September 18, 2017
Journeys are non-linear. Careers and life itself are non-linear; advice I’ve received and given countless times. A plan is never as simple as getting from Point A to Point B. Yet why is it so hard to embrace this and put it into personal practice?
During the second year of my Counseling & Guidance in Higher Education/Student Affairs Master’s program I had the privilege of working as a graduate assistant with my campus’s Career Services department. As many of us have, I had originally entered Student Affairs with a clear career goal and idea of my “Point B”, but quickly found along the way that the true essence of what energized me in this work was in authentic 1:1 interactions with students and the application of counseling theories.
I studied under the mentorship and training of incredibly talented members of the Career Services staff- all of whom had a wide breadth of both a varied personal career path and an educational foundation in student development and career counseling theory. I fell in love with the tenets of Planned Happenstance and Career Construction theory, sharing with students those exciting (and potentially never-before heard) possibilities of non-linear, continually developing career paths and the importance of action, creativity, perseverance, and intrapersonal understanding for self-conceptualized measures of career success. Through drop-in hours and gradual 1:1 appointments I learned to provide career education to students as well as guide them through their own unique journeys and connect them to valuable resources.
However, having continued directly from my undergraduate degree to my graduate degree, I soon, and perhaps predictably, found that I was lacking the wider perspective and personal experience that might make me a more effective and fulfilled counselor. This is not to say that student affairs professionals and career practitioners cannot effectively counsel and guide others without a certain level of personal experience, but I came to the sense that I myself was not living- and had not lived- by the same principles in which I was now passionately sharing. It felt insincere to encourage students to live courageously and take risks in the pursuit of their goals and values while I had not allowed myself to do so.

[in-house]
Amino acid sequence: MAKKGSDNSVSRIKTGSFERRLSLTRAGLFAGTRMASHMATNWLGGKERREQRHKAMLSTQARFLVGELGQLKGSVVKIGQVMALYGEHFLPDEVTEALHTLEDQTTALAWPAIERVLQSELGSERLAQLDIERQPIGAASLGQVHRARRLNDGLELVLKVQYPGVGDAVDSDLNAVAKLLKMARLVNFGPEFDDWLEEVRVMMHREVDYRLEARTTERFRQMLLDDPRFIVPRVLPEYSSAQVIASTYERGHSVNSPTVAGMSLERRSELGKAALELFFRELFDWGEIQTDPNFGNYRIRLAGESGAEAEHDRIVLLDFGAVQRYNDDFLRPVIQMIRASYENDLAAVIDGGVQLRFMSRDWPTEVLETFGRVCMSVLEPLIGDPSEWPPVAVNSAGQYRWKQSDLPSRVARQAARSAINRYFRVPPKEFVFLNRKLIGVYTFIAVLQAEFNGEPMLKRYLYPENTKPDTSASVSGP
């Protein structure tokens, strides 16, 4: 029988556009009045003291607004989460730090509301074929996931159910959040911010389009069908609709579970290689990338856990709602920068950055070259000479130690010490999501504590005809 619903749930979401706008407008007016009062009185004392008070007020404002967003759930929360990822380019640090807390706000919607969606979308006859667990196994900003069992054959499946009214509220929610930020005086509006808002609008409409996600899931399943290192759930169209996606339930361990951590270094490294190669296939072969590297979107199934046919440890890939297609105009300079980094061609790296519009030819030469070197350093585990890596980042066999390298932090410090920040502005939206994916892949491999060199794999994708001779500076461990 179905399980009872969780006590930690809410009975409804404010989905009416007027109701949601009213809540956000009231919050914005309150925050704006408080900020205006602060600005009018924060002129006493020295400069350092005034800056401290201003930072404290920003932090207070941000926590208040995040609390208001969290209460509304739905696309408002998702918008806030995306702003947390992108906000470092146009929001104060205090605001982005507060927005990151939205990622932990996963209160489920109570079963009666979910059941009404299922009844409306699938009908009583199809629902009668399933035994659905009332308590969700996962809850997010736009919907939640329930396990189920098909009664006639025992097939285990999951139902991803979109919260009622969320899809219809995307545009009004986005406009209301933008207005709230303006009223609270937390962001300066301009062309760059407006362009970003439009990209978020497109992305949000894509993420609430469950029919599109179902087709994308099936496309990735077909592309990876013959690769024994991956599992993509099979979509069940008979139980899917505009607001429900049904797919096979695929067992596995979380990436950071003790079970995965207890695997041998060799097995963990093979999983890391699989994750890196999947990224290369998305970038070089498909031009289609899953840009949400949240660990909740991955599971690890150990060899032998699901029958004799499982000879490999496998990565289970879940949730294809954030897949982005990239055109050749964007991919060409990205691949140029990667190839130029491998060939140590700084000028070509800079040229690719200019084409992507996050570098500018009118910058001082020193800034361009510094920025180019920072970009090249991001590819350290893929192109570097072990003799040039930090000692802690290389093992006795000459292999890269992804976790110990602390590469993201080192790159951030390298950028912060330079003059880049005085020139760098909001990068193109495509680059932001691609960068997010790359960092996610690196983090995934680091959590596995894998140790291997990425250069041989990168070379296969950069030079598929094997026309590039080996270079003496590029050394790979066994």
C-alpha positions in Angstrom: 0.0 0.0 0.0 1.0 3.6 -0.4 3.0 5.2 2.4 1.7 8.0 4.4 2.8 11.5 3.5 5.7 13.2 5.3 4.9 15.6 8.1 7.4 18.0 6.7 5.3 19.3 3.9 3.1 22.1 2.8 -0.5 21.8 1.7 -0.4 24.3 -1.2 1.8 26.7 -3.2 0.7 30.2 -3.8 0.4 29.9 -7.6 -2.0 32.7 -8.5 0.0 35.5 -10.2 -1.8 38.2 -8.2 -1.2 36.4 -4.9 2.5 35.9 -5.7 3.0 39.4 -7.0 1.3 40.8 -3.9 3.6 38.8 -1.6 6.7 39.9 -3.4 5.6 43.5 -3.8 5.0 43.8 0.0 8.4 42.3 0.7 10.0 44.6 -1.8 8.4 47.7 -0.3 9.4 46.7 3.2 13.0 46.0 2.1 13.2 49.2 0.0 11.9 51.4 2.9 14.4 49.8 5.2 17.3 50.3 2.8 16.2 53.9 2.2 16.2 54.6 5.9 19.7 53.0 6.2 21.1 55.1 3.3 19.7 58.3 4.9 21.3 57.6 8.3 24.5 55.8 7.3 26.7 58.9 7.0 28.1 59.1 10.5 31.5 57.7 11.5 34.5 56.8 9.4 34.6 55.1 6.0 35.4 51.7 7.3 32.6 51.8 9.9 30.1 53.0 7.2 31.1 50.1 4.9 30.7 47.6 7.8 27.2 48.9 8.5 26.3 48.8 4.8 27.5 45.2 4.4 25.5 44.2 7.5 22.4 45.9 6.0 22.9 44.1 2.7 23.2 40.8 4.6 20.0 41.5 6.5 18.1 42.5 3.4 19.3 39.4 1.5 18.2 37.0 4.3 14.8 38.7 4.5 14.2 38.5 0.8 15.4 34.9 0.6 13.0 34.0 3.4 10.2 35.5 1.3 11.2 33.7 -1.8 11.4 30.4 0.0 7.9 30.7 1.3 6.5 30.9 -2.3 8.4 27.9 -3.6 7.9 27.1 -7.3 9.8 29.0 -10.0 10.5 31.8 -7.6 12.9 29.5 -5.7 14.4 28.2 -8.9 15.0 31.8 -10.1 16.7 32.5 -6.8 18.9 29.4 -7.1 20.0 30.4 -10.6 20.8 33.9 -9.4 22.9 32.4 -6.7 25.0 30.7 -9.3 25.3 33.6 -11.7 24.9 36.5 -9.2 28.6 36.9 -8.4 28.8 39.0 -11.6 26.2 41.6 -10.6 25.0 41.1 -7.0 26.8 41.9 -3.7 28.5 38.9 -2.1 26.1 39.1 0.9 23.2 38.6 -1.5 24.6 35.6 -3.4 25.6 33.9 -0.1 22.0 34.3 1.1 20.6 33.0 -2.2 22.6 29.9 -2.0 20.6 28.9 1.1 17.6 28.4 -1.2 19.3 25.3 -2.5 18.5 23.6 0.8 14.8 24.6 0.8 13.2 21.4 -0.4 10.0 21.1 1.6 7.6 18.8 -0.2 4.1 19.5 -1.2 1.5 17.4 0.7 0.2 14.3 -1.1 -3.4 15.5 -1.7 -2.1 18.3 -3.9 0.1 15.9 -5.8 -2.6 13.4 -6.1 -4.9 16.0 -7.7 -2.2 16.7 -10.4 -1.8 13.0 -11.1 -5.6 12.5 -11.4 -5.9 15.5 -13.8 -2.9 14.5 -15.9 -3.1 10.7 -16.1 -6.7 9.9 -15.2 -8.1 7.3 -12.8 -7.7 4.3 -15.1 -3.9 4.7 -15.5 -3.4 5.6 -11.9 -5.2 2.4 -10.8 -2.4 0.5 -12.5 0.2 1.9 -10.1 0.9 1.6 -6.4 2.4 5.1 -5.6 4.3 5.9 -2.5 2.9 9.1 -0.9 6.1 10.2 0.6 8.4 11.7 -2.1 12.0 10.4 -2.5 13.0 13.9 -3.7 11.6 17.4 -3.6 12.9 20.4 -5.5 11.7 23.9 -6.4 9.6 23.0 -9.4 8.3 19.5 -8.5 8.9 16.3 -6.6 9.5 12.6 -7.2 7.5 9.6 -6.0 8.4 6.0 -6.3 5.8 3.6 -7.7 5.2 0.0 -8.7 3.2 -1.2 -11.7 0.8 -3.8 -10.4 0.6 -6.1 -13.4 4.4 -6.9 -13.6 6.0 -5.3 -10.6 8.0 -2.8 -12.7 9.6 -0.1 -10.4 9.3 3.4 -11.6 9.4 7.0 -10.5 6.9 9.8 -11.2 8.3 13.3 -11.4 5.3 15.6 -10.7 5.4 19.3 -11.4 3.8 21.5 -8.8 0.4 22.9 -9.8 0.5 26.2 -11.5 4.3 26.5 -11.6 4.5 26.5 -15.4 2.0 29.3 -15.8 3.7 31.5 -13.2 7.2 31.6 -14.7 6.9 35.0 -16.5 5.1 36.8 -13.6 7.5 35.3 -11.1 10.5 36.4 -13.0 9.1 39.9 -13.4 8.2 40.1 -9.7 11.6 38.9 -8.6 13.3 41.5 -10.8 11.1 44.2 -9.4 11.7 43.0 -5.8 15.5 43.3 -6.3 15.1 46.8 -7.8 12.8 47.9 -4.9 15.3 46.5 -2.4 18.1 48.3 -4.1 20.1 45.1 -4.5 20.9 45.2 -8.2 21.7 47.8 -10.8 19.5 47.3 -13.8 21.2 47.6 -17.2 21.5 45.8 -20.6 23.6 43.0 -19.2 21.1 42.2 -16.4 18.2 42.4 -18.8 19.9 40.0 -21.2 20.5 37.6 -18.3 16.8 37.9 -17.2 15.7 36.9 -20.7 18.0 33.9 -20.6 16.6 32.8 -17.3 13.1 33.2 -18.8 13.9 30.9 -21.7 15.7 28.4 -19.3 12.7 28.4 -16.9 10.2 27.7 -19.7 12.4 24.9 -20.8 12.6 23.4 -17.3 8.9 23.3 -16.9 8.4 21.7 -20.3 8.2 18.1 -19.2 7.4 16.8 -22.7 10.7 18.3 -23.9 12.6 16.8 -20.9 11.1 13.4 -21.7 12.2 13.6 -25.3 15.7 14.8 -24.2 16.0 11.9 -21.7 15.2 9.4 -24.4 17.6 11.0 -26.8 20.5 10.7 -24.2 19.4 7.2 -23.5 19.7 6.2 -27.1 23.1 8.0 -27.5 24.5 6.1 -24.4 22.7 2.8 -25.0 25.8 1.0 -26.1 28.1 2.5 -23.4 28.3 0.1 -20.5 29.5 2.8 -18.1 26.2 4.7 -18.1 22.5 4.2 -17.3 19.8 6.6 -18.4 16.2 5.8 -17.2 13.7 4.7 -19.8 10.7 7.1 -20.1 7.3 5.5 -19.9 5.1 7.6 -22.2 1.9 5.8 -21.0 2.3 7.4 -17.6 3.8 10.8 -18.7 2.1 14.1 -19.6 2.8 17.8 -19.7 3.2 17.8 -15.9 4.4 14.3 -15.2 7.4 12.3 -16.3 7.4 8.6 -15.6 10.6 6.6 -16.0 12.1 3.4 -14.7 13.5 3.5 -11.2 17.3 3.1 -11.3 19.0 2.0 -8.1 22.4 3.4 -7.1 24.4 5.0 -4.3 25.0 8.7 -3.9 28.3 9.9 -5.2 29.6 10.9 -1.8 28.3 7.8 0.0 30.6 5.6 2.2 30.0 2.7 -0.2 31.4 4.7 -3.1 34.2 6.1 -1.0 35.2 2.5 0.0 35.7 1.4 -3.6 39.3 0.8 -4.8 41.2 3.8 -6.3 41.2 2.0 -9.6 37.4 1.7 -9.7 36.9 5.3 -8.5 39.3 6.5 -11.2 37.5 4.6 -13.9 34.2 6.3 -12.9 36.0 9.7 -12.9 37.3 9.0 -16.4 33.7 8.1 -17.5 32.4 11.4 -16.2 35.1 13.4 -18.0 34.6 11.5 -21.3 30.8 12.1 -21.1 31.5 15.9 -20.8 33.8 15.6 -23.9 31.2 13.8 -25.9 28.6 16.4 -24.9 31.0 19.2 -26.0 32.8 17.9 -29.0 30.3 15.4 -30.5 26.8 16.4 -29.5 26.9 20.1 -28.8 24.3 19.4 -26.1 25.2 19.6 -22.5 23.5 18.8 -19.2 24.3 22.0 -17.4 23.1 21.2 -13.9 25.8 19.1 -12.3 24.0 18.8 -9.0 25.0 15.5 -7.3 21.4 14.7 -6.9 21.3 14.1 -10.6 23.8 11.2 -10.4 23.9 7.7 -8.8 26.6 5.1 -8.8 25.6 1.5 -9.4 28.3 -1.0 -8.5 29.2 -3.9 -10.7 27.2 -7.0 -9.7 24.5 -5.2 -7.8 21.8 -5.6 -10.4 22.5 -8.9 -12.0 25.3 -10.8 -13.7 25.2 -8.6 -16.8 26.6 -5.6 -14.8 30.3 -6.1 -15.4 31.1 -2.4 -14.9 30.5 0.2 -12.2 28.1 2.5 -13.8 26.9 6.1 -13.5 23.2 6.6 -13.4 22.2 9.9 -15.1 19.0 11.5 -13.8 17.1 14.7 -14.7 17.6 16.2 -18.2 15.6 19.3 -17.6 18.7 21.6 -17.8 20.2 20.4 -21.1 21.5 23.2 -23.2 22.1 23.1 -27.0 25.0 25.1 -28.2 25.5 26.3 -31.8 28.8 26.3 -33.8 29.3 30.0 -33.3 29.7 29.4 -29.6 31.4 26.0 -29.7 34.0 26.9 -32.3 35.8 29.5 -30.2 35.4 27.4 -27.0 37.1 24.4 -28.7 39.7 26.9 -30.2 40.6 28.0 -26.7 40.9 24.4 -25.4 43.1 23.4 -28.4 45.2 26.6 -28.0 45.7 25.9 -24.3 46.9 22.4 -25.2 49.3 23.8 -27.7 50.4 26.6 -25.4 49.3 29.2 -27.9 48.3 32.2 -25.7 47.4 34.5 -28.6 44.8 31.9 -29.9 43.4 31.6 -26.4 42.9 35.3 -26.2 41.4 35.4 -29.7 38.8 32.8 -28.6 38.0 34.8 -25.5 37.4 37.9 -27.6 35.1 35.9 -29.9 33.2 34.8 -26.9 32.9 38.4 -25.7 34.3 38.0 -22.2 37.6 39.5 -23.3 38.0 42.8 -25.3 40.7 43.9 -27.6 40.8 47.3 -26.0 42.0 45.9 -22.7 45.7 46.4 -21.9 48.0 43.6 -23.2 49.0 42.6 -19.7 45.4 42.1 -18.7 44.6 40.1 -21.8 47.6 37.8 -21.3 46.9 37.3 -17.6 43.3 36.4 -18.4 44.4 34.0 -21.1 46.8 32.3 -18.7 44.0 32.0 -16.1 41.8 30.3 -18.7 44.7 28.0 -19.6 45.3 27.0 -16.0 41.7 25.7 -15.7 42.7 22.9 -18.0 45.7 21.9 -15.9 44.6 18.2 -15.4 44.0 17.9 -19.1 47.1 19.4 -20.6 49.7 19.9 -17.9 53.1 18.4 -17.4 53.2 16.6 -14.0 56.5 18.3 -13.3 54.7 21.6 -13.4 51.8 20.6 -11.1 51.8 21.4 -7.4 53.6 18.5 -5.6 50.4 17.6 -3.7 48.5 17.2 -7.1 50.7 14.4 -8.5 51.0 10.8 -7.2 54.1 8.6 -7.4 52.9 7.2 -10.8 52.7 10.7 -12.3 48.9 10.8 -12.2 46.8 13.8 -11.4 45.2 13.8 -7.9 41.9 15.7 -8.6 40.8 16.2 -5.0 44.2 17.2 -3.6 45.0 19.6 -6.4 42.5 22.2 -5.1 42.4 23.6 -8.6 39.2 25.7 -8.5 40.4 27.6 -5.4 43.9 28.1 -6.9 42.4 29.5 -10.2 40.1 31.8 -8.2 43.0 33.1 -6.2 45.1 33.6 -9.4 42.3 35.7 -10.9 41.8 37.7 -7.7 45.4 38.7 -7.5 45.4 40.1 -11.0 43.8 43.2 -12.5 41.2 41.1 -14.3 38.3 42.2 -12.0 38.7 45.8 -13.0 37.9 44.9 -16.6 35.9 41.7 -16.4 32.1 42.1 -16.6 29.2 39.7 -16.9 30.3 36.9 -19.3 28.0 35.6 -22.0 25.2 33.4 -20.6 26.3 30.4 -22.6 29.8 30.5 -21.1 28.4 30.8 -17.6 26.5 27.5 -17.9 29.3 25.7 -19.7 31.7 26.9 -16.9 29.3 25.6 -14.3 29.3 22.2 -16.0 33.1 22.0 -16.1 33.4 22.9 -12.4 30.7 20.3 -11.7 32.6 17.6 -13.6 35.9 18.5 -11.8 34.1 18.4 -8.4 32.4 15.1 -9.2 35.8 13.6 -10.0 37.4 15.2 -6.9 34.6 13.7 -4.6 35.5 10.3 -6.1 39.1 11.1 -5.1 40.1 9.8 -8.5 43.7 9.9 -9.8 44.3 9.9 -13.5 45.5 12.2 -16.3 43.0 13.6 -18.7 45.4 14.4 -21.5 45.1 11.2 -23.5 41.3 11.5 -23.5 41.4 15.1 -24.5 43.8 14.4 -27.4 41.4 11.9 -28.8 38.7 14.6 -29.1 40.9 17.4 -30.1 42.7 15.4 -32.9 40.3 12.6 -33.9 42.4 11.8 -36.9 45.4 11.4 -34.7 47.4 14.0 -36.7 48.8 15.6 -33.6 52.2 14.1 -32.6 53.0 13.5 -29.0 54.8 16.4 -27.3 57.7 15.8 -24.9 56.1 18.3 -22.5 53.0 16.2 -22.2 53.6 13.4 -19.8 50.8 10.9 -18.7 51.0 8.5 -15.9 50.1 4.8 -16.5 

As I write this article, I am in my last day of a month-long ESL (English as a Second Language) course in Compostela, Mexico. Leading up to my graduation I had considered several possibilities for more traditional, full-time employment. However, following my own advice, I made the decision to hit pause on my linear concept of “success”- and the assumptions that guided many of my life decisions up until that moment- to leave my future somewhat uncomfortably open-ended. I chose instead to take the opportunity return to my wonderful part-time faculty academic coaching position in the Fall, which left my summer open to more possibility.
I want to take a moment here also to recognize that I have been incredibly privileged to have the option navigate these alternative possibilities, given the support of my local family and the current structure of my life and obligations.
The opportunity itself to teach English came to me in true Planned Happenstance-style - I had mentioned off-hand to a recent connection that I was hoping to utilize my summer post-graduation to improve my Spanish: revisiting a lifelong goal of mine of achieving fluency. Immediately an opportunity blossomed for me to join her and two other students on a Rotary Club-sponsored language and cultural exchange pilot program. A season of significant personal growth, challenge, exploration, and moments of clarity awaited me, and upon my return I hope continue to cultivate those experiences.
What are my plans now? I intend to continue my work in university and career counseling, but I cannot say with the same certainty as before what form or path that will take- which is perhaps a success in and of itself. This Winter I hope to apply to an array of graduate programs to further my pursuit and exploration of the core of the work I am drawn to. Spanish and cultural learning will continue to take a front seat with me as I navigate the dual unfolding of self-discovery and career fit. As for a specific roadmap, I will continue to utilize the same valuable principles that I once imparted onto students for myself and follow my own advice.
Do you have thoughts on this blog post? Share them with us on Facebook @NPGSKC, on Twitter @npgs_kc, or on Instagram @npgs_kc!
Alexa Lindahl is a Student Success Instructor and Academic Coach at Allan Hancock College in Athletics. She loves learning Spanish, reading, and chai tea. She can be reached at [email protected]
Opinions expressed in this blog are those of the author(s) and do not necessarily reflect the opinions of NASPA. If you agree or disagree with the content of this post, we encourage you to dialogue in the comment section below. NASPA reserves the right to remove any blog that is inaccurate or offensive.